Younger Americans are dropping credit cards in droves in favor of debit cards or prepaid cards, CNN Money reports.
Credit score provider FICO estimated the number of Americans aged 18 to 29 not using credit cards has doubled since the recession, CNN says. About 16 percent of all young consumers had no credit card at all by the end of 2012.
FICO said younger Americans are opting for debit cards in part because they saw how their parents struggled with finances during the financial downturn that began in 2008.
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John Ulzheimer, president of consumer education at SmartCredit.com, told CNN prepaid cards are also a growing option. "There has been very aggressive marketing of prepaid debit cards over the past few years targeting young people and minorities. So it's not a surprise that more young people are using prepaid debit cards over credit cards."
FICO said the CARD Act, which took effect in 2010, has also made it harder for young people to qualify for credit cards.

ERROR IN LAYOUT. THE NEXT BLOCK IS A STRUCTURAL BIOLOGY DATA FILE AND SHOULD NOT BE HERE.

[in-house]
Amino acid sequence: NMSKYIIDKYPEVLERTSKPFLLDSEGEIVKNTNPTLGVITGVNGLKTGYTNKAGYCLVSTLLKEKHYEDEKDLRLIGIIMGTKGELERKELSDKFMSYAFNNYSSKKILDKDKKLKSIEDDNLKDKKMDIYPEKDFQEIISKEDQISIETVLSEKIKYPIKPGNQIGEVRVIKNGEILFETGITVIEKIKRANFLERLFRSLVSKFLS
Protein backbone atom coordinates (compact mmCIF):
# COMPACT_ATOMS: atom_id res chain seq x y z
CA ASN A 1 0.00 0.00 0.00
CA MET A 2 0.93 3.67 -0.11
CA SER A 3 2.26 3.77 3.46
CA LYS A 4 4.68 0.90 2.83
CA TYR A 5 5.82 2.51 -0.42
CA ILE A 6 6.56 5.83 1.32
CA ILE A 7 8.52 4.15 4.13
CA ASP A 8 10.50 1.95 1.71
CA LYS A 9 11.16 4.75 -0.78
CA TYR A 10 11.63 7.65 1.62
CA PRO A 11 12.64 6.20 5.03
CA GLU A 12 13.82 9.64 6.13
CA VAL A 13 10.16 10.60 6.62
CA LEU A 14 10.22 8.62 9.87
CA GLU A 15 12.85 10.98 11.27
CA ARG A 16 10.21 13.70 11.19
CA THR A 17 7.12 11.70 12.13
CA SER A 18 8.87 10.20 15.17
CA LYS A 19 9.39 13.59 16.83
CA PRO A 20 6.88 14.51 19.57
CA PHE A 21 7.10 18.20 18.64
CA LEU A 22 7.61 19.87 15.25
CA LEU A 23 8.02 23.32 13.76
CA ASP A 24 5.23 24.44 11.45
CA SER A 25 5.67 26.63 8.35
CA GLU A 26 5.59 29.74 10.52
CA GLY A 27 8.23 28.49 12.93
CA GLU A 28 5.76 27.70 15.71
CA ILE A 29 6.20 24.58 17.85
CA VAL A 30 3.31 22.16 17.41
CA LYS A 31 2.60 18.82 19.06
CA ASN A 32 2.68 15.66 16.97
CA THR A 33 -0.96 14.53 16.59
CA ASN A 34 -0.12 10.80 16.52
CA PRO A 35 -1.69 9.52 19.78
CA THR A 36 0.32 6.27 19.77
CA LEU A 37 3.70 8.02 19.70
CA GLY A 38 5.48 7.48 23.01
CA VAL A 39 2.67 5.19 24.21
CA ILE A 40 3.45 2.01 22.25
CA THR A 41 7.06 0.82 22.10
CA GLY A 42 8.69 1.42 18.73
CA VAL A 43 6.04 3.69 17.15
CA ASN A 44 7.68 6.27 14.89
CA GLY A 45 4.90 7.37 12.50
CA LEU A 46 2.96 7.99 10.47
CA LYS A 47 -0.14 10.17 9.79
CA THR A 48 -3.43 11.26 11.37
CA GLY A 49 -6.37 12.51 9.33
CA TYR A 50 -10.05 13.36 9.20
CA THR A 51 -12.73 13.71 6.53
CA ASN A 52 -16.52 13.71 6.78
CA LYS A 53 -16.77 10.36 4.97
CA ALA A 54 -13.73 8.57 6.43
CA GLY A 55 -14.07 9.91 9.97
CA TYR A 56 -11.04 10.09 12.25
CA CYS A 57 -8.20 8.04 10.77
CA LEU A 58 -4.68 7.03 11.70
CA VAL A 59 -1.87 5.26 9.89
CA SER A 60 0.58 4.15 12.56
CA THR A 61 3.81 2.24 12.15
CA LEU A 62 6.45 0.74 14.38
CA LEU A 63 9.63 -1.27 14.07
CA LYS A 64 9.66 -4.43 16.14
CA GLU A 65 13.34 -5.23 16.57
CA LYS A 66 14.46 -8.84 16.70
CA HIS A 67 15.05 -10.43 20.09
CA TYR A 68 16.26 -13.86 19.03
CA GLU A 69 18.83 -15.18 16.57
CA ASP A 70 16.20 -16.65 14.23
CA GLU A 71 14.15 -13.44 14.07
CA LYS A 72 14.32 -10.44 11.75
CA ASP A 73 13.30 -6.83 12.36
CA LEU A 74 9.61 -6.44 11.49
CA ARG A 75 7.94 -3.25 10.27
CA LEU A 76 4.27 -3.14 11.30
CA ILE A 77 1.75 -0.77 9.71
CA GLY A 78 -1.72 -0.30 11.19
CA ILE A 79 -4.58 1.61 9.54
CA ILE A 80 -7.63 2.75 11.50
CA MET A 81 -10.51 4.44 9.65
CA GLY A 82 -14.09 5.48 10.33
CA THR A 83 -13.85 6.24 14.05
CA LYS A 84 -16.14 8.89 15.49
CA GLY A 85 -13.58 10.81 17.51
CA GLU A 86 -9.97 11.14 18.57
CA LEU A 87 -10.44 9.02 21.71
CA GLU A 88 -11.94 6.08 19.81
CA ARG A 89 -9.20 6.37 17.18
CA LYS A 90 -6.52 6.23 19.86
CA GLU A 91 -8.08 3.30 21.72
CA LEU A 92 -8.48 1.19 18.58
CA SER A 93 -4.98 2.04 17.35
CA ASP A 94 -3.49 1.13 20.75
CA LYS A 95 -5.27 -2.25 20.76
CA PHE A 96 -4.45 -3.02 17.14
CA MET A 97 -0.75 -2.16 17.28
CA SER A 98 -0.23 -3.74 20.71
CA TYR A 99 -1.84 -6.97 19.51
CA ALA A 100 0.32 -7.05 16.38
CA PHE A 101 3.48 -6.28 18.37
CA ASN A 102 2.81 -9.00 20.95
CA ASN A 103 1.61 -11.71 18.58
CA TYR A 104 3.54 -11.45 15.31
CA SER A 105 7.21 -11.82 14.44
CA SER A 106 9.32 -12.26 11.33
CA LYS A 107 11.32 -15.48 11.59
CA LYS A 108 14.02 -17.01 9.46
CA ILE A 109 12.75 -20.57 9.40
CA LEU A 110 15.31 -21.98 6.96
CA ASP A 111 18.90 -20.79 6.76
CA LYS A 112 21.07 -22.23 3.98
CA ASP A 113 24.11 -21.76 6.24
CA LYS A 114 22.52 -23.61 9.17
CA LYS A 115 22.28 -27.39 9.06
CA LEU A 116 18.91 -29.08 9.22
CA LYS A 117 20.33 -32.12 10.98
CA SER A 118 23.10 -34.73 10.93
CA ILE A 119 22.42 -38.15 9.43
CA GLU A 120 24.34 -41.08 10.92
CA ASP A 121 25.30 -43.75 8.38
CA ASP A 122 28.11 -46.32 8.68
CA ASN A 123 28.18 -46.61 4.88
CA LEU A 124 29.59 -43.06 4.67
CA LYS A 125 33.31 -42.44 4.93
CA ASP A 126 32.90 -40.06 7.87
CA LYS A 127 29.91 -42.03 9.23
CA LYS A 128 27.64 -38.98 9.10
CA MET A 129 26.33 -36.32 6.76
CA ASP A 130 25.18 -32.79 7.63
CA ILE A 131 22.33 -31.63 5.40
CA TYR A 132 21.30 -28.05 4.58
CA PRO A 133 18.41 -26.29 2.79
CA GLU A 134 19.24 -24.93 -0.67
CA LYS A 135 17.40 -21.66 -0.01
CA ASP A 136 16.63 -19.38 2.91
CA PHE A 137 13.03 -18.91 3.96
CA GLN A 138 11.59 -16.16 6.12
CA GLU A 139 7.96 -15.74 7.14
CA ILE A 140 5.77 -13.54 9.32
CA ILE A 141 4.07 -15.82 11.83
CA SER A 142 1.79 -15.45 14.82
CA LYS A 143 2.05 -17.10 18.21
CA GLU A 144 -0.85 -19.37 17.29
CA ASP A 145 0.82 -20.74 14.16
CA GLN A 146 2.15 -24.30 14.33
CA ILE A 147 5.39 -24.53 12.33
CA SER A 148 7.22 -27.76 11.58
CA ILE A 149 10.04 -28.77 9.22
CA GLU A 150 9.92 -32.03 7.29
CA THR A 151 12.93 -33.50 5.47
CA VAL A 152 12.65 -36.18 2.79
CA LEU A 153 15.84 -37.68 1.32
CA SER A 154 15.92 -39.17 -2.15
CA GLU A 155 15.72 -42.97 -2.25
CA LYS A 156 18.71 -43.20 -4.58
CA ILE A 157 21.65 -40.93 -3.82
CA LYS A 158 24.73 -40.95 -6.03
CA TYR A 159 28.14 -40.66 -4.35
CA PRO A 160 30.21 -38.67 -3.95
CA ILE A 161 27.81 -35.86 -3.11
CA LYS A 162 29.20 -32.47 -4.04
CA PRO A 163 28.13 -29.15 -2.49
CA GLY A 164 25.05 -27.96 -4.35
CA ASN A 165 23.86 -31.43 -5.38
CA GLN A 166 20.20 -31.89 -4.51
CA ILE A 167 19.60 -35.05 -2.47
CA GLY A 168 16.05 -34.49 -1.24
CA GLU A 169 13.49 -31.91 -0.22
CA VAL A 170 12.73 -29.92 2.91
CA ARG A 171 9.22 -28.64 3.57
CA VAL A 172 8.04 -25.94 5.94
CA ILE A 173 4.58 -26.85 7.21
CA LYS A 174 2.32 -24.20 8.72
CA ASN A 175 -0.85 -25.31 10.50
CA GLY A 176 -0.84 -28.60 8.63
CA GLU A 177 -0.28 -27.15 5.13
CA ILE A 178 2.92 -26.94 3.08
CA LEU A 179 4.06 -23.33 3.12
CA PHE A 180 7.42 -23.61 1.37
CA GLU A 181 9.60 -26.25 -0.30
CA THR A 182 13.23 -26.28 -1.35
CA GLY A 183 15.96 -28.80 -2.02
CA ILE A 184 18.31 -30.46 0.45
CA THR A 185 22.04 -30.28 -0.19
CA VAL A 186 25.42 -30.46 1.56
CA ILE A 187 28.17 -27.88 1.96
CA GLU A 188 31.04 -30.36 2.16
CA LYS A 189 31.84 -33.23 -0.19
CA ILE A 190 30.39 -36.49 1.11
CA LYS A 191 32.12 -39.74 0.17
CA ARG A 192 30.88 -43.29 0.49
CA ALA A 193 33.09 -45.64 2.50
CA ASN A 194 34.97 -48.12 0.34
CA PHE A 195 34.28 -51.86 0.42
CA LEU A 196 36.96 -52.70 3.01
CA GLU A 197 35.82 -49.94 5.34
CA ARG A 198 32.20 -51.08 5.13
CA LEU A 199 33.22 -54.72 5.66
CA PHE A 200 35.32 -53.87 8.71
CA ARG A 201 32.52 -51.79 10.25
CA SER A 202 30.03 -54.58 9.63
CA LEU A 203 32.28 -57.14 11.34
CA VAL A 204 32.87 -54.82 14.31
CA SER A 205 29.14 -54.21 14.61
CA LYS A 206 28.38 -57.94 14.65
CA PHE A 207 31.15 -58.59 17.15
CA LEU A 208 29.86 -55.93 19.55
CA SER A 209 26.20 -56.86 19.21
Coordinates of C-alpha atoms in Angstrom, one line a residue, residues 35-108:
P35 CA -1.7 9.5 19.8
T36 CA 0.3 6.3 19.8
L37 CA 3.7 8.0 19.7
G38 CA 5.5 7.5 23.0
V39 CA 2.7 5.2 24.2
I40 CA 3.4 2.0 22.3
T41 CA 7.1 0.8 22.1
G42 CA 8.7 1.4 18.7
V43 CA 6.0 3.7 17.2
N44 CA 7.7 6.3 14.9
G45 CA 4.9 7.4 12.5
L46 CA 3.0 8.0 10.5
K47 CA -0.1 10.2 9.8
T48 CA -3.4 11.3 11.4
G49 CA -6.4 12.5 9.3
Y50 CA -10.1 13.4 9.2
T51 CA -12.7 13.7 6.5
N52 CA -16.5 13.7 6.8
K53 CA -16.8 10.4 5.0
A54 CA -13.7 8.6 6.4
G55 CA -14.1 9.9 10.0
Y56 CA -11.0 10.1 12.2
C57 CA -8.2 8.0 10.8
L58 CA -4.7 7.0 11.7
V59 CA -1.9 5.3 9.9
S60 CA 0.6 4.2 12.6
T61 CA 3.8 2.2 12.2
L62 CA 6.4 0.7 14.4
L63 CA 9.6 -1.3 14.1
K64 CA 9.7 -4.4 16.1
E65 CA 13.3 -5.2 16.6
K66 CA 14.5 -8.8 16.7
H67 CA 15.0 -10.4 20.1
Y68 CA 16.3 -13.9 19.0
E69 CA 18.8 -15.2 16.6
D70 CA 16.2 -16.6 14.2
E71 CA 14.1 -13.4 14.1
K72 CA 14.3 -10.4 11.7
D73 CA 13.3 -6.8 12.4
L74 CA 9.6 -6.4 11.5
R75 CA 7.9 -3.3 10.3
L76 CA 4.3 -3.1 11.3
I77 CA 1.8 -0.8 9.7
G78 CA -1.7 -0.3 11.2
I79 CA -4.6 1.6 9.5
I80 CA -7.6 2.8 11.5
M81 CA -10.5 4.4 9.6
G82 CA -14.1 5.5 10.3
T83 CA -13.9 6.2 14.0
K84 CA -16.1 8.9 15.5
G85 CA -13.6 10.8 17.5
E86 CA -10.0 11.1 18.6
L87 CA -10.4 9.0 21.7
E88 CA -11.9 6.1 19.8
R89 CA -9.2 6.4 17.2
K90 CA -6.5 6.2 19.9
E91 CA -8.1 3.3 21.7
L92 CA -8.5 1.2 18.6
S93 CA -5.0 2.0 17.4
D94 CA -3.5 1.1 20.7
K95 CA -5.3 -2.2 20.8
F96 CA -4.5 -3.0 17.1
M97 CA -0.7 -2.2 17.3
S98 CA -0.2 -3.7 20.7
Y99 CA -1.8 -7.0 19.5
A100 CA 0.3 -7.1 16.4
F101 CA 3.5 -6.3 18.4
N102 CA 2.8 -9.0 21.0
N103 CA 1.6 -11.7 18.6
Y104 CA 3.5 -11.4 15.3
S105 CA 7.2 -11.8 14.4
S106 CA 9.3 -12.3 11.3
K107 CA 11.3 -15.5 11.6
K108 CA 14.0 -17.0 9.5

Average credit card debt has dropped from $3,073 to $2,087 per person in the 18-to-29 age
group since the recession, CNN reported.
A broad-based decline in most kinds of debt among young people, including mortgages, has led to them achieving higher credit scores. The number of them with FICO scores of 760 or higher have grown from 8.6 percent in 2005 to 11.2 percent last year.
However, the older population is not faring as well in the credit score department. Consumers aged 40 and over have more debt today than they did in 2005, and their FICO scores have fallen, CNN said.
"Parents are having to take on more debt to help their kinds make ends meet," said Ulzhimer. "And, thanks again to the CARD Act, more parents are being asked to co-sign for their younger non-working children who want a credit card."
Reuters, meanwhile, reported that a weak uptick in recent U.S. credit card usage suggested
households are still trying to cut their debt load, which could hold back consumer spending. The Federal Reserve said total consumer installment credit rose by $11.1 billion to $2.8 trillion in April, less than the $12 billion increase forecast by economists in a Reuters survey.
U.S. credit growth is being driven by student loans, Reuters concluded – part of the same age group that is now using credit cards less.
Bloomberg Businessweek reported that economists predict American consumers in general will continue to resist credit card use in 2013, partly because higher Social Security taxes have reduced most paychecks.
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